Former Pentagon General Counsel Jeh Johnson won Senate approval on a 78-16 vote.
Some of the legislative proposals are in conflict with reorganization plans unveiled earlier this month by Defense Secretary Chuck Hagel.
The measure targets critical infrastructure protection while providing no new regulatory authority for the Department of Homeland Security.
The idea is to create an incentive for agencies to relinquish spectrum as part of a plan to free up 500 megahertz for commercial use by 2020.
A coalition of industry groups is asking lawmakers to keep supply-chain restrictions out of upcoming funding bills.
A revised version of the Pentagon policy bill could be considered in the House this week, but IT acquisition reform will have to wait until at least 2014.
The final deal calls for $1 trillion in spending for fiscal 2014, reduces sequestration cuts, adds money for defense and domestic programs, and requires newly hired federal employees to contribute more to their retirement plans.
The HHS secretary is also calling for the creation of a chief risk officer position at the Centers for Medicare and Medicaid Services tasked with reducing risks associated with major policy initiatives.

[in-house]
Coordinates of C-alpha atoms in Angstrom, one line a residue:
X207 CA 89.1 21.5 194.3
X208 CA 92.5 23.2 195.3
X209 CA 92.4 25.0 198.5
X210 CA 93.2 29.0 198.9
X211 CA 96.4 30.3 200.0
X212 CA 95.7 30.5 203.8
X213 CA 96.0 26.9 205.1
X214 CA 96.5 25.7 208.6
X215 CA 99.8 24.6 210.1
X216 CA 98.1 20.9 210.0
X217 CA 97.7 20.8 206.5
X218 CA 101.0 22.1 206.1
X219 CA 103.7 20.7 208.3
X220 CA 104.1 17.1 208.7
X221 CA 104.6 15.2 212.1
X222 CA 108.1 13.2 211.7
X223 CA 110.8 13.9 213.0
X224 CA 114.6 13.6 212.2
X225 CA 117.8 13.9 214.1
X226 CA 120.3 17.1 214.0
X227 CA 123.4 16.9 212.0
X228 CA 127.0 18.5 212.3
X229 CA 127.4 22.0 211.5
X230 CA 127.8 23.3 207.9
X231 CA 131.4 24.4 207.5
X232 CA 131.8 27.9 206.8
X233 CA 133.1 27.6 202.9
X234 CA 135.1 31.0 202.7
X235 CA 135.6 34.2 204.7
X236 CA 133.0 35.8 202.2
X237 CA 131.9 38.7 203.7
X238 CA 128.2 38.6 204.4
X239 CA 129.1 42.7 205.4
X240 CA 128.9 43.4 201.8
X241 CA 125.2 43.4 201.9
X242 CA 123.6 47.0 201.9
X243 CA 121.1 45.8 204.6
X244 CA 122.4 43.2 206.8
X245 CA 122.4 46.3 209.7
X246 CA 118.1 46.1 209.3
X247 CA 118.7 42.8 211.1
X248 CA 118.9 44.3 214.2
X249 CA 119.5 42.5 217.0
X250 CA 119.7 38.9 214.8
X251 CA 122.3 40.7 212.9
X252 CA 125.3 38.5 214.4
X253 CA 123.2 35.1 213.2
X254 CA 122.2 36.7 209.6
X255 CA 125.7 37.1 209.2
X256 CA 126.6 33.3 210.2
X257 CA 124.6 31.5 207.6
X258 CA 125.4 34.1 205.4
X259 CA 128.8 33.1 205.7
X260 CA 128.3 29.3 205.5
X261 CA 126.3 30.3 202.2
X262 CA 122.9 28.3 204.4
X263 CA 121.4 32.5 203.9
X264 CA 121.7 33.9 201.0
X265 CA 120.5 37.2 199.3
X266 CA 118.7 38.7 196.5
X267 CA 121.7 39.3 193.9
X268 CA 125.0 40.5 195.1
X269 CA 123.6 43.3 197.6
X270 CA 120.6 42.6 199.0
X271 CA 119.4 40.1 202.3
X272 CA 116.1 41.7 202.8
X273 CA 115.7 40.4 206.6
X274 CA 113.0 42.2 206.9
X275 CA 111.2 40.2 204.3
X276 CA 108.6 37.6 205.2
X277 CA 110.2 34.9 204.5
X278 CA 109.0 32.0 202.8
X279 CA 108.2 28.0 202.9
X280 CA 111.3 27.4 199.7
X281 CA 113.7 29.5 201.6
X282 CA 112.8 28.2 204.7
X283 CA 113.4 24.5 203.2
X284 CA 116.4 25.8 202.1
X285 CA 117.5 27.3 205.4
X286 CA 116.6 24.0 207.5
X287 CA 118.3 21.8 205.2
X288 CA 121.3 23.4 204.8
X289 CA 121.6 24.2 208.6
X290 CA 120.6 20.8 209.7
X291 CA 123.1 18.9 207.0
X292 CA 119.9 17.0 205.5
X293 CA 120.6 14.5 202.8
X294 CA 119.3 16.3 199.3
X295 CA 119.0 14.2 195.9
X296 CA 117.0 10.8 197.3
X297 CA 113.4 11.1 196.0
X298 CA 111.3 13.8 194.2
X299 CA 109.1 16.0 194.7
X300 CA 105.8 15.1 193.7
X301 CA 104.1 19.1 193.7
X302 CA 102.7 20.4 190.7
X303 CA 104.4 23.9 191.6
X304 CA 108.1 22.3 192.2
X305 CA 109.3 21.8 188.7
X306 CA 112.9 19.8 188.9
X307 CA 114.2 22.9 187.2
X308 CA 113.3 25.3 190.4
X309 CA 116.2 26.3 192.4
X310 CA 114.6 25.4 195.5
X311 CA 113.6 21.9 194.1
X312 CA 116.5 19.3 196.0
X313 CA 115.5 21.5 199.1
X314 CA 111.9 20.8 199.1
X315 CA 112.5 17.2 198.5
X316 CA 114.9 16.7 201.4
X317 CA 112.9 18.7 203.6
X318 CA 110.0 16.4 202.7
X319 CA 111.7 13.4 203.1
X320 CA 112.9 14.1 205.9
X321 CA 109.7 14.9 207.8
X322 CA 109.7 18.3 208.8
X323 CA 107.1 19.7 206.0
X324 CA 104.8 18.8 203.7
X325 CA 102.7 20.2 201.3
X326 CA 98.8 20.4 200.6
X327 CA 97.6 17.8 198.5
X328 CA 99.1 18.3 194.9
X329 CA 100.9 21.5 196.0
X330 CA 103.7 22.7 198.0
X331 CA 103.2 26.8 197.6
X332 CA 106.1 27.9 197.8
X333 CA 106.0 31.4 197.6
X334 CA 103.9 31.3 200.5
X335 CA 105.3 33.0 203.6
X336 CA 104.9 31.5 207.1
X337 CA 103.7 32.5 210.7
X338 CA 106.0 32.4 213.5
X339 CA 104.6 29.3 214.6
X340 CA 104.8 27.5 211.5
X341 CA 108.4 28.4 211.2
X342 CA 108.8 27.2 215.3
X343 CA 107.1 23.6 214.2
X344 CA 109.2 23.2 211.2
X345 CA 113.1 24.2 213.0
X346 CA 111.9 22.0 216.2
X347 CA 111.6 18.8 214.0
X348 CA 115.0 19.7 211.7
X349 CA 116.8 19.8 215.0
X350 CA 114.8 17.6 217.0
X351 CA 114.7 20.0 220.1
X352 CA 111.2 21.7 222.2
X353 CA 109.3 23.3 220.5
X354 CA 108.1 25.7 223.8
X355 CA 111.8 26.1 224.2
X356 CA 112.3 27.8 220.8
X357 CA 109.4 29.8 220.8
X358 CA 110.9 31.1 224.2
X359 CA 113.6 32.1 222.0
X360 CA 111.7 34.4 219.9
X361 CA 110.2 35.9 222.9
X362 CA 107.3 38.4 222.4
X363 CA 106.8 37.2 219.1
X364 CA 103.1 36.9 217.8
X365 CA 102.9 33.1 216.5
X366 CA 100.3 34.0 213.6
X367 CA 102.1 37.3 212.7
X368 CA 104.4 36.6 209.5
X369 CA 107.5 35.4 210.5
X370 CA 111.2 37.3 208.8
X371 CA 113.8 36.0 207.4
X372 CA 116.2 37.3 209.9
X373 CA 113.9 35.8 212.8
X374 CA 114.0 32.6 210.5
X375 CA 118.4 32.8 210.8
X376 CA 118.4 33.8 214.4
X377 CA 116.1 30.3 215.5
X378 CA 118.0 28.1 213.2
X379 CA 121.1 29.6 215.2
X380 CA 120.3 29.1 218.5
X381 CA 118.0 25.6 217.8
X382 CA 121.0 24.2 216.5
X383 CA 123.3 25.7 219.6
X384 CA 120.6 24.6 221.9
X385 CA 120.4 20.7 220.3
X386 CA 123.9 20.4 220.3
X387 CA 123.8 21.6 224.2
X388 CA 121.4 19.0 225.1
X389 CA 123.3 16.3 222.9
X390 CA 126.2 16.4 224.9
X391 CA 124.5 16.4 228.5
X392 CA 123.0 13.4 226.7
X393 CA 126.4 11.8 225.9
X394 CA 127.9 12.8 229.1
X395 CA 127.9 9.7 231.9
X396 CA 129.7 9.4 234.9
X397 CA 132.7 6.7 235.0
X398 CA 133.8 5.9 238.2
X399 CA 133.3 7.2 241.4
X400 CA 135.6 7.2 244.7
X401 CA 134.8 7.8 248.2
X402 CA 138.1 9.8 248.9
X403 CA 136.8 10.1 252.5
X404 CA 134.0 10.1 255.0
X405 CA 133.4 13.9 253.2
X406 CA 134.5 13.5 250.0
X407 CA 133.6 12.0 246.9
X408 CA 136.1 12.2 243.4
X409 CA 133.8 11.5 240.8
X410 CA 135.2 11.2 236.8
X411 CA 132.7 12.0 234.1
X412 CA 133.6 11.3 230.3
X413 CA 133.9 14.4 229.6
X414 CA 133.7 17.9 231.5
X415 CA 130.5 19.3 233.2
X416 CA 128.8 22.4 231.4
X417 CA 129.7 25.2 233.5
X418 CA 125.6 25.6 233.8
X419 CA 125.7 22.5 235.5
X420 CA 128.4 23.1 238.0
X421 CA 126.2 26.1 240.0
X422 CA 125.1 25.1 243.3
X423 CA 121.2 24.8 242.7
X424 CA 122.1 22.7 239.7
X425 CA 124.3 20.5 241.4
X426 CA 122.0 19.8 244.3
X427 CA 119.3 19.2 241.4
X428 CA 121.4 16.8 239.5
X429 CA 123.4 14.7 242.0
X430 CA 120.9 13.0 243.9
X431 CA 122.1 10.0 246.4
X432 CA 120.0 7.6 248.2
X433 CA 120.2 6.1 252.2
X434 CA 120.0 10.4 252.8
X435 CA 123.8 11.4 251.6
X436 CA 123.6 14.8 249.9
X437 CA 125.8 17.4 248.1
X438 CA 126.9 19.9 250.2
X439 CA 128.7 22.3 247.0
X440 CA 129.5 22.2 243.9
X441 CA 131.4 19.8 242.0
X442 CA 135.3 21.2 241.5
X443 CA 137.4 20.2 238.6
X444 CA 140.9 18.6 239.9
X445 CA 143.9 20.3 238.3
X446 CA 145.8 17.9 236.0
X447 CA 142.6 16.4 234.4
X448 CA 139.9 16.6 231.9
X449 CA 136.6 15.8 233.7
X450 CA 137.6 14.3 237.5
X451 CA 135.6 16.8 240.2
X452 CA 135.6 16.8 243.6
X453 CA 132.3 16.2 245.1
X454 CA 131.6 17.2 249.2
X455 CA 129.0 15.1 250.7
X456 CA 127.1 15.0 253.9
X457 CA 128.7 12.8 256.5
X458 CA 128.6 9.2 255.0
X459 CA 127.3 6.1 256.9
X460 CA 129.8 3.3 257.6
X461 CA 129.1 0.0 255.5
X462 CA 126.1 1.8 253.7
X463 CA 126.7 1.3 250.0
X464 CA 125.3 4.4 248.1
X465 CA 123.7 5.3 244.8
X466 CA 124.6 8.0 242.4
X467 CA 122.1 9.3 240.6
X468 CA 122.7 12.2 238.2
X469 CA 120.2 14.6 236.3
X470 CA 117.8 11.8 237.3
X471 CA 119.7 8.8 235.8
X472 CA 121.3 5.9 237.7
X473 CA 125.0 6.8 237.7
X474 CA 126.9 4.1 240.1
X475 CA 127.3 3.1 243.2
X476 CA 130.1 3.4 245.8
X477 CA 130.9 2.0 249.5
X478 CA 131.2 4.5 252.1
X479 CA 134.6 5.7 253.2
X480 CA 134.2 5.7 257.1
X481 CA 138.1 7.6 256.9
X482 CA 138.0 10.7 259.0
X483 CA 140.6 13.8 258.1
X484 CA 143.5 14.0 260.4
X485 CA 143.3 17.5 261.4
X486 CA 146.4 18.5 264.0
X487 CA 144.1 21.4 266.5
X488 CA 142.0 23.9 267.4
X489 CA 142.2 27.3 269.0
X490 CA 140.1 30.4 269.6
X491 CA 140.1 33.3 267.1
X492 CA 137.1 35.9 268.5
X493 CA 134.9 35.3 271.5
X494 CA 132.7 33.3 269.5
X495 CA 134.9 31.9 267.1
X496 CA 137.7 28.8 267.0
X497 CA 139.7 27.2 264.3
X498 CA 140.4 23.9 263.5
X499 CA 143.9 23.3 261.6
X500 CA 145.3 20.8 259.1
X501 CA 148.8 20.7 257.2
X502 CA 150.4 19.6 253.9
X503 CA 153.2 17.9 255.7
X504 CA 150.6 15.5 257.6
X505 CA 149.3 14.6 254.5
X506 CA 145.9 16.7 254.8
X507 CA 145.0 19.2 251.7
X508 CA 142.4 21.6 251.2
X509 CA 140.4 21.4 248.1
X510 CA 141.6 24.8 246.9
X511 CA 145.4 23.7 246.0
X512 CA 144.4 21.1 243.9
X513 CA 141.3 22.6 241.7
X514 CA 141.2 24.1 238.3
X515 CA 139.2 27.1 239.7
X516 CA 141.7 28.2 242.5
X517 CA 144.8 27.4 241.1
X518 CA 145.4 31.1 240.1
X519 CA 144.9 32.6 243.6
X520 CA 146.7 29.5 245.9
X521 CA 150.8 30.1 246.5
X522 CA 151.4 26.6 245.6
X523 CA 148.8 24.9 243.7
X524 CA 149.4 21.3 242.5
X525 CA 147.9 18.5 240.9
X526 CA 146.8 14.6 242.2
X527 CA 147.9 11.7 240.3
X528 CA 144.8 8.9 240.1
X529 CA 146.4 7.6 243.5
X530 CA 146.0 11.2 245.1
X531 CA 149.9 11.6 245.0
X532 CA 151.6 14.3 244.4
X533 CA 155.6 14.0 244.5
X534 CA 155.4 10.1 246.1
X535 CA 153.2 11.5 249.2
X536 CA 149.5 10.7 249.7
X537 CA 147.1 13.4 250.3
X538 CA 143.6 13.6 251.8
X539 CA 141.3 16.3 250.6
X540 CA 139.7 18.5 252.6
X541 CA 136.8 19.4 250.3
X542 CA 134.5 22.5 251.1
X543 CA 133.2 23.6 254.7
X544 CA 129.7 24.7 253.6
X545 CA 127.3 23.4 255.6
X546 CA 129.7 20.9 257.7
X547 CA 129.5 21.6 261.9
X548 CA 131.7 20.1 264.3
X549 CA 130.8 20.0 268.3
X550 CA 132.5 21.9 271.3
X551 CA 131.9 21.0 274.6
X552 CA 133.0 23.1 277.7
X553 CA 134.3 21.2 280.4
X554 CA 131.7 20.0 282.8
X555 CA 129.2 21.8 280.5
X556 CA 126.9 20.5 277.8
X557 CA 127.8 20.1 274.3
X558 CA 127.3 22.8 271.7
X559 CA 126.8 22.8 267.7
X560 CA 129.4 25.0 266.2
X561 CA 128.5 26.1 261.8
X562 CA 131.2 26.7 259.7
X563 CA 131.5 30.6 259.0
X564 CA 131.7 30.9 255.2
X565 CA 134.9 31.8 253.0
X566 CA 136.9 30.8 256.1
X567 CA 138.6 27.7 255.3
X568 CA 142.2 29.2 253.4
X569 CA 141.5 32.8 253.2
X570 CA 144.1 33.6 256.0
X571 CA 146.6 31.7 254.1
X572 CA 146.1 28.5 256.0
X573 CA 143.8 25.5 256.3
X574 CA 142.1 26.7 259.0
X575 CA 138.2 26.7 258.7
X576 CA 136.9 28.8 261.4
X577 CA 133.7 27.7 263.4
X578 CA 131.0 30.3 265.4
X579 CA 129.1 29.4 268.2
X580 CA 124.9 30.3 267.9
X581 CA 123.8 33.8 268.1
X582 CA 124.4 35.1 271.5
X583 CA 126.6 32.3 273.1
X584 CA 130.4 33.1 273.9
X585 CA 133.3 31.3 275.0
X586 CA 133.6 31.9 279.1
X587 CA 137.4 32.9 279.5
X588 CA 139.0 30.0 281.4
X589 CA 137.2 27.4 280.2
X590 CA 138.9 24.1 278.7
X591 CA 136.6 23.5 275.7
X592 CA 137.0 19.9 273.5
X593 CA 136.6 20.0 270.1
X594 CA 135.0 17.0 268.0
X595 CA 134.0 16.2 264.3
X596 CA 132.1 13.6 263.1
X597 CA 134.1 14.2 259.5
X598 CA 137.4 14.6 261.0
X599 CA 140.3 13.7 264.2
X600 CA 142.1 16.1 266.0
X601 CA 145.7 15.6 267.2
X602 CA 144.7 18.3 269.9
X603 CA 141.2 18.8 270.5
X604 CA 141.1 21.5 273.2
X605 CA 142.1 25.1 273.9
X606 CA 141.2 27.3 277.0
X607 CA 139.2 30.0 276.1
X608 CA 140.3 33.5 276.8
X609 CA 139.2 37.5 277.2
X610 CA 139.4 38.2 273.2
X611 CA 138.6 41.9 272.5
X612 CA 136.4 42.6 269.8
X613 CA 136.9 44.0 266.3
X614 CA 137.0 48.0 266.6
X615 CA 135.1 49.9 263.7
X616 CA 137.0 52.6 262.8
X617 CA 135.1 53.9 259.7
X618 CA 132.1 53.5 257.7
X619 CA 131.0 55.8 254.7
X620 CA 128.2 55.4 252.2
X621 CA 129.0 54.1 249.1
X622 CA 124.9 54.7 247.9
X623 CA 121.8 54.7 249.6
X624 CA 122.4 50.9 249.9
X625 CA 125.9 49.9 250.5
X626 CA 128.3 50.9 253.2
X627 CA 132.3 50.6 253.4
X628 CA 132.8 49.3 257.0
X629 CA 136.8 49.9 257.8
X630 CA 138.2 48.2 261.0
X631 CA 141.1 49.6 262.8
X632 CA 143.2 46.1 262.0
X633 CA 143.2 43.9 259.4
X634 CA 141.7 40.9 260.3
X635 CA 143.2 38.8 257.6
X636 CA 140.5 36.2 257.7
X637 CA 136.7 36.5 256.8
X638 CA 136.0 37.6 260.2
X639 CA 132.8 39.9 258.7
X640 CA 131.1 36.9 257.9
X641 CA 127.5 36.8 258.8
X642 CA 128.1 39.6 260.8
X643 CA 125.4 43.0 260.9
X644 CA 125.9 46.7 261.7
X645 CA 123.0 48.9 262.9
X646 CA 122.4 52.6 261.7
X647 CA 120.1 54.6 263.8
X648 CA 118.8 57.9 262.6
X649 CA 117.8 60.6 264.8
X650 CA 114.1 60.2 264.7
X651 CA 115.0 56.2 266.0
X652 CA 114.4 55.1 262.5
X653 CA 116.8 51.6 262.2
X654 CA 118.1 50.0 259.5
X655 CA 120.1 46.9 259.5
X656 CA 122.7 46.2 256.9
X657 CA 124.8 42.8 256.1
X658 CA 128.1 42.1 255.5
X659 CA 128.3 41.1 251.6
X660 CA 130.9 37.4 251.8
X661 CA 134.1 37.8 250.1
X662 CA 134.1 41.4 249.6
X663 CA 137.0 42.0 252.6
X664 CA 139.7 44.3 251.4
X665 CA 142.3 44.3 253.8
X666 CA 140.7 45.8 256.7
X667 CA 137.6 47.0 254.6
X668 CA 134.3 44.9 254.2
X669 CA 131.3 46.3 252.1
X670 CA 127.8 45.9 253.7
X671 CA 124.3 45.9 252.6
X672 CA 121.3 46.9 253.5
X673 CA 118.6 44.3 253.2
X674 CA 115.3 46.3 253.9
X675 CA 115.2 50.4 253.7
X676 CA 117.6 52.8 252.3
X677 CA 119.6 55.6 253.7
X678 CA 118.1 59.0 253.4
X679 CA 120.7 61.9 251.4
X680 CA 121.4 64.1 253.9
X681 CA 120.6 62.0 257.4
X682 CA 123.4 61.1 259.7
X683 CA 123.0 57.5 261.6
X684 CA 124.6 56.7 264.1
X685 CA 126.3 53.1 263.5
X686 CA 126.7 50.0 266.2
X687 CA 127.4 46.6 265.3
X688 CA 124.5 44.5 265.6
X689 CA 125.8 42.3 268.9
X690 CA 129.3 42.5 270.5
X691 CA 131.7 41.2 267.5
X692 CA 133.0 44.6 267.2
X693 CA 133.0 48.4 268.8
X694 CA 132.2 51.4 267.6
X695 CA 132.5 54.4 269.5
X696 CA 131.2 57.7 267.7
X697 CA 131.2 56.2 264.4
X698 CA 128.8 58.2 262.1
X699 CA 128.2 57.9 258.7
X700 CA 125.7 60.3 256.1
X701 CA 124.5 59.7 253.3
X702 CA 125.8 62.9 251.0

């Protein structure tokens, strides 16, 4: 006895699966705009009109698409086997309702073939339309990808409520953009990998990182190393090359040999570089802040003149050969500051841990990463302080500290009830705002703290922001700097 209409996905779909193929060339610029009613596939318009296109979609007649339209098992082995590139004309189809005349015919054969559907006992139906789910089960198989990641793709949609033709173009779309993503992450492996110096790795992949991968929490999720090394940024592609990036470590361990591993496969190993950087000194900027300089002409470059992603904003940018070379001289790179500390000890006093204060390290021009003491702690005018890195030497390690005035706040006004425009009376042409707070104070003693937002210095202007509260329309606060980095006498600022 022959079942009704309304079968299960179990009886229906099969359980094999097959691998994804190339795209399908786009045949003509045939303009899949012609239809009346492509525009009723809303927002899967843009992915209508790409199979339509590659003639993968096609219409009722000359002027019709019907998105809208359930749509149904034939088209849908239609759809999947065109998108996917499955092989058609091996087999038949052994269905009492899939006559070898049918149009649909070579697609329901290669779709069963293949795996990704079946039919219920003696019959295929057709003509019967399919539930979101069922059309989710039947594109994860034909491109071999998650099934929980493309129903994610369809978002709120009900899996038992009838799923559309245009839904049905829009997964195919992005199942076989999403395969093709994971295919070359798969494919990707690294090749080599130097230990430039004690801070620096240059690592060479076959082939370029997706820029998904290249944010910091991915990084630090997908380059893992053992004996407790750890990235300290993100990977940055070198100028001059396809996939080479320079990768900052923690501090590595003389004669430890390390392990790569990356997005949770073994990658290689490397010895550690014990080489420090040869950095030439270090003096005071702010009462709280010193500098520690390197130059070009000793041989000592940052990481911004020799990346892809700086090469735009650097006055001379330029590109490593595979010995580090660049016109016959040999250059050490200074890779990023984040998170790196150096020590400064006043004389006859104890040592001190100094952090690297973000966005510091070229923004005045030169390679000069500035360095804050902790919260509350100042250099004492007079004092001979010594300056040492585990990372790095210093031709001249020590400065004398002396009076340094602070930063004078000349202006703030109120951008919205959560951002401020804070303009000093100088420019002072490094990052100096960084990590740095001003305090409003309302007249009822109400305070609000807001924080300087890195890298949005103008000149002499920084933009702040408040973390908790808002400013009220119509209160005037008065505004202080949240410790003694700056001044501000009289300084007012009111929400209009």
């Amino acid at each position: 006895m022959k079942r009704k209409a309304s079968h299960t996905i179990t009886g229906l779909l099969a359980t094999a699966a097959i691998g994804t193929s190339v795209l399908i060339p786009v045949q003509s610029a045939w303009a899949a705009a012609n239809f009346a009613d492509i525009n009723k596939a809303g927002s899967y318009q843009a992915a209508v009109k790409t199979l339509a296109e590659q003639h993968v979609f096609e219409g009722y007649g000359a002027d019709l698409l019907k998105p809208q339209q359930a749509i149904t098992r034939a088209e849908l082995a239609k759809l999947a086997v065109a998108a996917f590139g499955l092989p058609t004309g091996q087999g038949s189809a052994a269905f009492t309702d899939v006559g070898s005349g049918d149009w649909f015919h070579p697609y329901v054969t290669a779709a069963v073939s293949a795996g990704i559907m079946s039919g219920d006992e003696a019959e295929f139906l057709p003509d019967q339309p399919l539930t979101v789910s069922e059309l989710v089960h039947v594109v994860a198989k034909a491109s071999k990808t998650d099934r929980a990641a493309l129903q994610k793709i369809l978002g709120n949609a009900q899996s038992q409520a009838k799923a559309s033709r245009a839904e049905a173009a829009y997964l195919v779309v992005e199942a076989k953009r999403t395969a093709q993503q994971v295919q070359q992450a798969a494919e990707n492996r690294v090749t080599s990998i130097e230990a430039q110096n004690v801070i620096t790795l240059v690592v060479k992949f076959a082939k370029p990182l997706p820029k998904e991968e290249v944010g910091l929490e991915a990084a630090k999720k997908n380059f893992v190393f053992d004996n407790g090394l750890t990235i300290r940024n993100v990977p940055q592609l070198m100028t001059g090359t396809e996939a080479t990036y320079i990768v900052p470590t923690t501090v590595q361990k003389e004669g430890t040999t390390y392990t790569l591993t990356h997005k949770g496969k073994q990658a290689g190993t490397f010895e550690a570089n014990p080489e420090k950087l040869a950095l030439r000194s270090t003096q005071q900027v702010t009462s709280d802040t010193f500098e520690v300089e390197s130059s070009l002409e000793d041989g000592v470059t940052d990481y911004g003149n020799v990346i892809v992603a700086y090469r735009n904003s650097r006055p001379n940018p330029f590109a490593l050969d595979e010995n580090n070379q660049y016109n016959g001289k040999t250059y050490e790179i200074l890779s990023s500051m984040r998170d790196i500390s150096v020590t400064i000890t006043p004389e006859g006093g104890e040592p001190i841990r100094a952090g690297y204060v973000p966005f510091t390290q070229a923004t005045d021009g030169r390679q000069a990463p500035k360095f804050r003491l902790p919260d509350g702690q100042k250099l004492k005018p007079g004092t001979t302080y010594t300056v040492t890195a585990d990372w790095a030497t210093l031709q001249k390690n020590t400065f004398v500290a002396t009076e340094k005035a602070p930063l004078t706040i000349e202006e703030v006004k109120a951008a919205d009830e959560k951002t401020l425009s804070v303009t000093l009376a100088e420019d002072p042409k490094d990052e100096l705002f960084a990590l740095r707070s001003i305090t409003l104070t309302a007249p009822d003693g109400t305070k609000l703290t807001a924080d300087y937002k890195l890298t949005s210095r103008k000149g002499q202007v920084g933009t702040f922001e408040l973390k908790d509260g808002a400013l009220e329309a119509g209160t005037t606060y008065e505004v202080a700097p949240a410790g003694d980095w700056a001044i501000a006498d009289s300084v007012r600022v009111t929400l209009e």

Open letter urges Congress and the president to ensure U.S. surveillance efforts are "restricted by law, proportionate to the risks, transparent and subject to independent oversight."
A Republican critic claims gaps in the department's defenses "would be obvious to a 13-year-old with a laptop."
Legislation alone will not fix federal IT management, Richard Spires argues, but there are fundamental problems that a new statute can help address.
Measure would provide a statutory framework to some elements of President Barack Obama's executive order on cybersecurity.